Bullet train folly inspires sci-fi-esque breakthrough?

Bullet train folly inspires sci-fi-esque breakthrough?

hyperloop-concept-screengrabThe lead story on Drudge for part of the weekend was about SpaceX and Telsa inventor-guru-visionary Elon Musk championing Hyperloop, a new type of travel system that he claims could move people faster than the speed of sound. That may sound preposterous, but I’ve been arguing for a few years now that we are increasingly in an era that feels like science fiction, with bold and unexpected breakthroughs. Given how much we write about pensions, it’s funny to me that no one few have noticed that we’re on track to soon have life expectancies of 100 or more. Every pension system in the world is underfunded, and badly.

But back to Musk and his new technology. Hilariously enough, it’s inspired by California’s epic public-works boondoggle:

“In an extensive analysis published on the website Motherboard, Mr Gardi concluded: ‘I believe that Hyperloop is merely a modern day version of the pneumatic tubes used in banks, stores, and industry to move money and small items over long distances or to other floors of a building.’ …”

“Mr Musk’s intended location for the first Hyperloop is California, between Los Angeles and San Francisco. His motivation for the project came from disillusionment with the Golden State’s high speed rail project, which has been dubbed the ‘bullet train to nowhere’ after a series of setbacks.”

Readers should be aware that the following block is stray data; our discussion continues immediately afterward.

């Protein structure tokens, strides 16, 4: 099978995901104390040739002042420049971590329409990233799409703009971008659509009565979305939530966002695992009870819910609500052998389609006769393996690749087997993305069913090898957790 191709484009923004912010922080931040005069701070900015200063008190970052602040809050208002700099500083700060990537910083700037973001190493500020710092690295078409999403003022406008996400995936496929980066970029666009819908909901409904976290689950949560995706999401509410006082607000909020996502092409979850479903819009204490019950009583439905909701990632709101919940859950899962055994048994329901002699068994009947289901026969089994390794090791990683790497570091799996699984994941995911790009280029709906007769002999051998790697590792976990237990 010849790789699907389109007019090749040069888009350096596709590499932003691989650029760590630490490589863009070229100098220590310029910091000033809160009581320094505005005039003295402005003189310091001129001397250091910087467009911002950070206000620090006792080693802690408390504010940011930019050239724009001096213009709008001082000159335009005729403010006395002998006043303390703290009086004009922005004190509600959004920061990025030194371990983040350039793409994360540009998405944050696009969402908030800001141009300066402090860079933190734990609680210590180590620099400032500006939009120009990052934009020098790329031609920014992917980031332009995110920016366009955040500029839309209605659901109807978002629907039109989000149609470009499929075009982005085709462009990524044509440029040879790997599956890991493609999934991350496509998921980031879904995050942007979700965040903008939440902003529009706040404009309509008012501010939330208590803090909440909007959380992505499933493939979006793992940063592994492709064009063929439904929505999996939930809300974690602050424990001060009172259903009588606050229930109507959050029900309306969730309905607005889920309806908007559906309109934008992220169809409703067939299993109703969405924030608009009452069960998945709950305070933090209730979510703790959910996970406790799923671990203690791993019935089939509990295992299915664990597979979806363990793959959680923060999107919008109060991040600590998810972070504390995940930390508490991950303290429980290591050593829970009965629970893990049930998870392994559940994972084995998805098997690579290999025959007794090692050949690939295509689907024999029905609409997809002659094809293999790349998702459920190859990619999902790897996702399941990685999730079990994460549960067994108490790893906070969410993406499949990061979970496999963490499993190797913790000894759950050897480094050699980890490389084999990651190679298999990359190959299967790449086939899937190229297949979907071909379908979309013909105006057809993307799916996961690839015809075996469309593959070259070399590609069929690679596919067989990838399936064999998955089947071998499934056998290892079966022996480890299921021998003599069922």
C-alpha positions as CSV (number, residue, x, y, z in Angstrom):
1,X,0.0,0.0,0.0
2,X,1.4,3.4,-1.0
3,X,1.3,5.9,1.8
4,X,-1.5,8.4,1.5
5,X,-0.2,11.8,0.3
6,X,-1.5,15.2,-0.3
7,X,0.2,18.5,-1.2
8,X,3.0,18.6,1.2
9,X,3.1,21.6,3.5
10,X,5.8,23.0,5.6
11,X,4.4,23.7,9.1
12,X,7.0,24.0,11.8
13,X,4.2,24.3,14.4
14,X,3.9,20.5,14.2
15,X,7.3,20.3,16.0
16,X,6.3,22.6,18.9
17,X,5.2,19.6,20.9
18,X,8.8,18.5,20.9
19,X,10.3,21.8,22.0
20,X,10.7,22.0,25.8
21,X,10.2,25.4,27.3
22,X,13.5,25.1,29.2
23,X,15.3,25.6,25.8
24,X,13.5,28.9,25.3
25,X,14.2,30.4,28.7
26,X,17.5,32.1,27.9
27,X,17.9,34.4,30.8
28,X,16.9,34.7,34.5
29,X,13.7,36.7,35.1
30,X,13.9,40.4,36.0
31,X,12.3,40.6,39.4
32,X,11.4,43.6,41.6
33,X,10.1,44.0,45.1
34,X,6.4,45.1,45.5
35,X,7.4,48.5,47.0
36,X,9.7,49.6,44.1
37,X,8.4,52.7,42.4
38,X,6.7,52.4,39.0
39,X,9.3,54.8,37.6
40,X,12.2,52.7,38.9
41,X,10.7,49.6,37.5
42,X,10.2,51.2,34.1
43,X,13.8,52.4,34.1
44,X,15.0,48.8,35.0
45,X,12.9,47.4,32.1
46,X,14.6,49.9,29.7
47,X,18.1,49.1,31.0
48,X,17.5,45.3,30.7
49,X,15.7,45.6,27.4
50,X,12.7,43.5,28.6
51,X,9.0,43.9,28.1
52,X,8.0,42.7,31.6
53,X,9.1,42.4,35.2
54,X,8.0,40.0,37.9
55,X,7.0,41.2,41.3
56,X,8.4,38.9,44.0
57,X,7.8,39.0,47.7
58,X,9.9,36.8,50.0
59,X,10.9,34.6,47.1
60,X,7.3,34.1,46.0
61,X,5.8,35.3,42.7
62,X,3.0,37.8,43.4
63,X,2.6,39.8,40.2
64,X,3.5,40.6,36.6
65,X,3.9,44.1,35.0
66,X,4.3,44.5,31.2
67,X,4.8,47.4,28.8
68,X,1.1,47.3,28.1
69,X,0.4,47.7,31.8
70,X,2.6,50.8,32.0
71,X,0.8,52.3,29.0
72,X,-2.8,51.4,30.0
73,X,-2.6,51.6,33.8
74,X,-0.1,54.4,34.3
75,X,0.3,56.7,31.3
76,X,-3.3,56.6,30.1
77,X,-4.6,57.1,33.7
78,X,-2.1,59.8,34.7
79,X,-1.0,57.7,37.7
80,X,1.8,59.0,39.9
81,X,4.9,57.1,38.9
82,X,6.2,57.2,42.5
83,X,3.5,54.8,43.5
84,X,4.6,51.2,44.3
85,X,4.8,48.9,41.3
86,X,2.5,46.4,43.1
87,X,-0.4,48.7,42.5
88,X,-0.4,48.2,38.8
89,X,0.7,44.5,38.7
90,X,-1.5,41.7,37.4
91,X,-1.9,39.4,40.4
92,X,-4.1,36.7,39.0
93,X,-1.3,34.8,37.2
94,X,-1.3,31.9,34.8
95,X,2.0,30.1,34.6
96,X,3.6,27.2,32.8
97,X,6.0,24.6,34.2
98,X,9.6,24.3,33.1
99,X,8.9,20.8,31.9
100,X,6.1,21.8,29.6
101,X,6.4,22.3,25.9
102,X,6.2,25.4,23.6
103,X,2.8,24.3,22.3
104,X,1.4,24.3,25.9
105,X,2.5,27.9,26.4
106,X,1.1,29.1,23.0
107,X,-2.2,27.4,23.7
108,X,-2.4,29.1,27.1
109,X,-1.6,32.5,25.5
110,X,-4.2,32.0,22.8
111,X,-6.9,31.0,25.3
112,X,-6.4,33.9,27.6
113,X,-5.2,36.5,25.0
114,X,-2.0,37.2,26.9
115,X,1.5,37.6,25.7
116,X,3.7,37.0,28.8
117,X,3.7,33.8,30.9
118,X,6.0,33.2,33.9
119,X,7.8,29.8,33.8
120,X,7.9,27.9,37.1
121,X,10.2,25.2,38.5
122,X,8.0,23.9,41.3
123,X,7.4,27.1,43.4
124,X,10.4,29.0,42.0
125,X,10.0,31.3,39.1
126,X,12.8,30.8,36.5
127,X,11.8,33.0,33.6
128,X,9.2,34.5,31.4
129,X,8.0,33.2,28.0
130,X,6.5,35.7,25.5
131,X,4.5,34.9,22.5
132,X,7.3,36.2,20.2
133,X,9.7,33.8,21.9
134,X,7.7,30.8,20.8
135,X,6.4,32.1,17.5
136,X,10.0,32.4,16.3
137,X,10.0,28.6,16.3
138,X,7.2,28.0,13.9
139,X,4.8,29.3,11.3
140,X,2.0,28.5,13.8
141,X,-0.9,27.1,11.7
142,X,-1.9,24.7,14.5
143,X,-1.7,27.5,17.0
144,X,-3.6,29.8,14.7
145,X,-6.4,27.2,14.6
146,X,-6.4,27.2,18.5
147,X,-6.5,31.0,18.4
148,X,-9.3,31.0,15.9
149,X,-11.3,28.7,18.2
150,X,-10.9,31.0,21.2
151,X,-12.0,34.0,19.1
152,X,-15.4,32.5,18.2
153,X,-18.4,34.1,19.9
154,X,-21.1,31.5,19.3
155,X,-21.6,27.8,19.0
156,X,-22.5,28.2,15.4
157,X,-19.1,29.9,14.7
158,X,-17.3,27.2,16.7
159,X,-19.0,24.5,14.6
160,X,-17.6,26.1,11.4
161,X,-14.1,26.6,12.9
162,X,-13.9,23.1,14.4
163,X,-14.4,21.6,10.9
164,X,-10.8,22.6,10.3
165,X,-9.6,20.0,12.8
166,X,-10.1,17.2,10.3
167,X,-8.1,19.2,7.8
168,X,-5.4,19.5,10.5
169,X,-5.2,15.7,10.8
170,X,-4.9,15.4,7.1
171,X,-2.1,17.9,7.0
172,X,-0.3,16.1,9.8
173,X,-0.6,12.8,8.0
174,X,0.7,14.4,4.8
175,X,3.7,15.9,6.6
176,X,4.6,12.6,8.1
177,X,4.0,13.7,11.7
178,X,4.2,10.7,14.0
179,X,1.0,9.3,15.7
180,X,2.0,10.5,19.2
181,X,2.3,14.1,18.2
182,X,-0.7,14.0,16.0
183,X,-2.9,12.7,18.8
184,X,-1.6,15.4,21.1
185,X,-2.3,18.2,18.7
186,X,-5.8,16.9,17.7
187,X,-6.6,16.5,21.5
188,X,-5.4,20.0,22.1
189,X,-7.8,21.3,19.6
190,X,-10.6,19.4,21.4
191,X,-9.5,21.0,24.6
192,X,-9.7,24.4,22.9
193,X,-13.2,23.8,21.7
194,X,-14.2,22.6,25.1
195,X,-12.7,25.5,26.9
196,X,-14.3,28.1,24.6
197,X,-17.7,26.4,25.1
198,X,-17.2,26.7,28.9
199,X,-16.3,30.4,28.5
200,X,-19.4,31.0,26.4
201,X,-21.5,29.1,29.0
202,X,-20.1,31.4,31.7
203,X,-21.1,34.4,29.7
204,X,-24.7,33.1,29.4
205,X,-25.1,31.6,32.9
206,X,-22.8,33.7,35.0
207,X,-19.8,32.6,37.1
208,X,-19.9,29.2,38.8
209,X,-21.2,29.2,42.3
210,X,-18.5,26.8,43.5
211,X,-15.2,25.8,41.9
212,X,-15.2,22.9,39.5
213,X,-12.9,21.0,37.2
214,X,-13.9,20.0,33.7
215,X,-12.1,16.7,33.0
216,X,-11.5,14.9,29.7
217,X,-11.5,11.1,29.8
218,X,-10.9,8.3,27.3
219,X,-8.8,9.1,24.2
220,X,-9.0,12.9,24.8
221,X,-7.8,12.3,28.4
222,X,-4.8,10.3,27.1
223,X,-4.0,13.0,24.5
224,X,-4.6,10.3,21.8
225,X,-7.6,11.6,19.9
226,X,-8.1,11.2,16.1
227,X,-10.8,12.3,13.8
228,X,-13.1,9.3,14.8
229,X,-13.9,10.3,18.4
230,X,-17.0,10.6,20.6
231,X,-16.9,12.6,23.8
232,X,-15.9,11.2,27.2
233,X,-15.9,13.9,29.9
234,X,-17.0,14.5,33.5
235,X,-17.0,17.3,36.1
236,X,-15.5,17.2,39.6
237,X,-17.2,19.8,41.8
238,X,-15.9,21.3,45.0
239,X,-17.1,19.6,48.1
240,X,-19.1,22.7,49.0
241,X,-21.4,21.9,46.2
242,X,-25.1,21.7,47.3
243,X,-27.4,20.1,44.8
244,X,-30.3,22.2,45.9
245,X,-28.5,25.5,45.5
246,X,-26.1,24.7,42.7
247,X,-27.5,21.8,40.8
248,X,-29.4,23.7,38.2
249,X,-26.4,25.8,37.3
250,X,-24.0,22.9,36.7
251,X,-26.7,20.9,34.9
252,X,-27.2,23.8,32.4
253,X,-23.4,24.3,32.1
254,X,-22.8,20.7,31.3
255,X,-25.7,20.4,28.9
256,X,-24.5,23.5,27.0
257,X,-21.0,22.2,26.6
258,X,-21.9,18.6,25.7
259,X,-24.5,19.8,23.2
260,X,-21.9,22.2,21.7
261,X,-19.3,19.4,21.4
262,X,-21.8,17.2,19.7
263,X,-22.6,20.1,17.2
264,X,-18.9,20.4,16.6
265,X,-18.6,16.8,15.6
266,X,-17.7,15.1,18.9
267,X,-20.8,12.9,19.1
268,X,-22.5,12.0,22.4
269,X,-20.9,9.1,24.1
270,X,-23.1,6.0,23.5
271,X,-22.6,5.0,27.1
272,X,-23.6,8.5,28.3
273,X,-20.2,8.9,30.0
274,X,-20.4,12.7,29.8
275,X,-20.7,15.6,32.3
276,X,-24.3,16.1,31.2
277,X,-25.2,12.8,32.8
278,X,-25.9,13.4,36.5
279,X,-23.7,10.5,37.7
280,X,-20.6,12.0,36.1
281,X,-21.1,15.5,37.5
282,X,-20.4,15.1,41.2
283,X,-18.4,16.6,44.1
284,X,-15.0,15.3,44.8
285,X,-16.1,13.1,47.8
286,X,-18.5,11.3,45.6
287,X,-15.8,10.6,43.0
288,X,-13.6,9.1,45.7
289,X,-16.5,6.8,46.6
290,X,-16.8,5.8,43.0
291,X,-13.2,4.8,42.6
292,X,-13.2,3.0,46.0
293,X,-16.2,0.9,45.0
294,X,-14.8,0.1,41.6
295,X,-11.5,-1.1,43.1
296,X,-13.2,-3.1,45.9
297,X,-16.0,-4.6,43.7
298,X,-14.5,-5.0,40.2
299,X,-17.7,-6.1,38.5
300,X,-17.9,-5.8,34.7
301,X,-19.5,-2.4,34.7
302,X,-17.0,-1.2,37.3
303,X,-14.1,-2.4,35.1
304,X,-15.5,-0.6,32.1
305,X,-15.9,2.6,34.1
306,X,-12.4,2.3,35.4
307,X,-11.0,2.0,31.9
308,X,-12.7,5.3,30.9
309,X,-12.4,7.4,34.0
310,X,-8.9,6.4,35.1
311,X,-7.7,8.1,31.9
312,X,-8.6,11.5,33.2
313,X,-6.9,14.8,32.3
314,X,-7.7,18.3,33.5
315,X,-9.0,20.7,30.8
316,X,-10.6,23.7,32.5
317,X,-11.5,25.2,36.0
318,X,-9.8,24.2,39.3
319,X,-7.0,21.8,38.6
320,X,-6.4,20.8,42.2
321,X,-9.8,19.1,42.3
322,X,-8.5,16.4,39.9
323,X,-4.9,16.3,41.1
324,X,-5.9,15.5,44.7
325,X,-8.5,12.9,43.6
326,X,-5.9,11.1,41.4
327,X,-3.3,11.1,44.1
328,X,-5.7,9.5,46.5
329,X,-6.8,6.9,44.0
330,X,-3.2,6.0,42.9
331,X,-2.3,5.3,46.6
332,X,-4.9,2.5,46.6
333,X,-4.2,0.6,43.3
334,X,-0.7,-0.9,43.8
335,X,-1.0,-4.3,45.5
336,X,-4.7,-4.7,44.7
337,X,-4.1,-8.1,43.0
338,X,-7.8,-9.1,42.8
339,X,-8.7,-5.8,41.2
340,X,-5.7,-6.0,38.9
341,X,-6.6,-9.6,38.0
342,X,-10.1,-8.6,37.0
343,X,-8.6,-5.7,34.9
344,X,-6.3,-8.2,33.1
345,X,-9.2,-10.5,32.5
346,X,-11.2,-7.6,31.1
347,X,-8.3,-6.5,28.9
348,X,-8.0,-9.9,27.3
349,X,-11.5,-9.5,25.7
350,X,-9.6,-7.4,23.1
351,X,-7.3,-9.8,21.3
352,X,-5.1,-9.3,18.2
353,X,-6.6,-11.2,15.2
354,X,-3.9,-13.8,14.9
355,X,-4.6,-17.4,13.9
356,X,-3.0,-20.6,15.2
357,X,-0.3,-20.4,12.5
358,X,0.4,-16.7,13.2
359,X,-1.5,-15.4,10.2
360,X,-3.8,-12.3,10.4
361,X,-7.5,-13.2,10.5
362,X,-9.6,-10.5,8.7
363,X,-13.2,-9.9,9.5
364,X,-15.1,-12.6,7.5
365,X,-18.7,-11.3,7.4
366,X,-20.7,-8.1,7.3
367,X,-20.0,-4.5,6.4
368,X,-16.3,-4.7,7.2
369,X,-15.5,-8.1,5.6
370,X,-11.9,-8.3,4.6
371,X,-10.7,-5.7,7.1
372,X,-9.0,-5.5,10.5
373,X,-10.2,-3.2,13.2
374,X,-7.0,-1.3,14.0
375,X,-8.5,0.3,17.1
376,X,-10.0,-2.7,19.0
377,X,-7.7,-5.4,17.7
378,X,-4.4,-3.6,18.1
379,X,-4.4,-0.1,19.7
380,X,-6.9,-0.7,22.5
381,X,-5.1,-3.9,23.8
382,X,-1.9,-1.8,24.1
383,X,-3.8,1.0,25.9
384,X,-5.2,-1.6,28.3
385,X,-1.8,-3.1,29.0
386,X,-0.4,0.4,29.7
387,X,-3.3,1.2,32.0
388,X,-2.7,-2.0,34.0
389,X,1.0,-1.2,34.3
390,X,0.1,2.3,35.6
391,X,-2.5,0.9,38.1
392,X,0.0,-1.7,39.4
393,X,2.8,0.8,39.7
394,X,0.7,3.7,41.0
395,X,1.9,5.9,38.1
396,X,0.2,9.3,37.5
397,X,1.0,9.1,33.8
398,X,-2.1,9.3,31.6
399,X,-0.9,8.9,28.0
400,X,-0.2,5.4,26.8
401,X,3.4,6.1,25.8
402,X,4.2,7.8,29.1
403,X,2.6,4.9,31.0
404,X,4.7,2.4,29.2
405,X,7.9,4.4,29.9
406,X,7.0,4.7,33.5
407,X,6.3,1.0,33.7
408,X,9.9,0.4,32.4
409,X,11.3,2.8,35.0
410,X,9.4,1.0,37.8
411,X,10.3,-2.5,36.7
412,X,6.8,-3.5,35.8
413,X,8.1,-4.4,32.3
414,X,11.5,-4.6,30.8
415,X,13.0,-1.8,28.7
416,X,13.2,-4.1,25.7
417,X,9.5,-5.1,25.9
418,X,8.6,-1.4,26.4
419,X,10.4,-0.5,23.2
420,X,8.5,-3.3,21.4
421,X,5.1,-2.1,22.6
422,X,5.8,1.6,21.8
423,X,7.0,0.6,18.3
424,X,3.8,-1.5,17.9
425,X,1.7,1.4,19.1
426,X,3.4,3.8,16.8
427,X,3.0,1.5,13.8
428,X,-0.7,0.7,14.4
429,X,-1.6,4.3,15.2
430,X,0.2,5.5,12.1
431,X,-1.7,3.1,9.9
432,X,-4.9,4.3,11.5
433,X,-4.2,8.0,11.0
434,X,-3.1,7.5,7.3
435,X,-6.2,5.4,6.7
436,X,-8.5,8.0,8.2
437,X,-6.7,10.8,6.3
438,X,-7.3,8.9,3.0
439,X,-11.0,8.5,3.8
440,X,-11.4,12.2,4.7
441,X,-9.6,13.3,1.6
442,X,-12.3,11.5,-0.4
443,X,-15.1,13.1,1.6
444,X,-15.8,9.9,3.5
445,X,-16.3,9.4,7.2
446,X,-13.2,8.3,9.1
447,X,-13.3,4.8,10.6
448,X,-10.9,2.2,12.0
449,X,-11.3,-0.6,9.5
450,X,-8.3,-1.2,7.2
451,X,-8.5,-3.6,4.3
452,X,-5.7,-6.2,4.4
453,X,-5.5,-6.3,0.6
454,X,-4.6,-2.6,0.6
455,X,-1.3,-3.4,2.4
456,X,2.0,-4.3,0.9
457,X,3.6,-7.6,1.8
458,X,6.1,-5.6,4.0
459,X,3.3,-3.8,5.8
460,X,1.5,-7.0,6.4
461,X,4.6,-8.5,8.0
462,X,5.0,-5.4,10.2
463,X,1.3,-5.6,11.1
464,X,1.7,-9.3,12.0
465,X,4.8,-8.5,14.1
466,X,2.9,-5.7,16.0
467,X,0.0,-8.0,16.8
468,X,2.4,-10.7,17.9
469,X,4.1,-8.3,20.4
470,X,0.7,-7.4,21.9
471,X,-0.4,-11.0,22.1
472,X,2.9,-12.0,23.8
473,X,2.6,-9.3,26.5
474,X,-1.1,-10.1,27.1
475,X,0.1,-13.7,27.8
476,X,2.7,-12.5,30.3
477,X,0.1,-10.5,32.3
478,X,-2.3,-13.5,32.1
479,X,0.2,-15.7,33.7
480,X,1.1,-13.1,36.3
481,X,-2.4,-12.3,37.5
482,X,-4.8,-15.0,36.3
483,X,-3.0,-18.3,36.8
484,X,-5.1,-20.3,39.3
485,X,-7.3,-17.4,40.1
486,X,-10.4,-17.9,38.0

Bullet train ‘actually worse than taking the plane’

“He believes the Hyperloop could be built for a tenth of the cost and deliver passengers between the two cities in just 30 minutes, compared to three hours for the bullet train.

“The bullet train is currently estimated to be costing $68 billion and may not be completed until 2028. It would reach top speeds of only around 130 mph. In a survey seven in 10 people said, if the train ever does run, they would ‘never or hardly ever’  use it anyway.

“In an internet conversation this week with Sir Richard Branson, Mr Musk said: ‘I originally started thinking about it when I read a thing about California’s high speed rail project, which was somewhat disappointing. It is actually worse than taking the plane. I get a little sad when things are not getting better in the future.'”

If Musk’s breakthrough really is transformative, at least the bullet-train fiasco had one upside.


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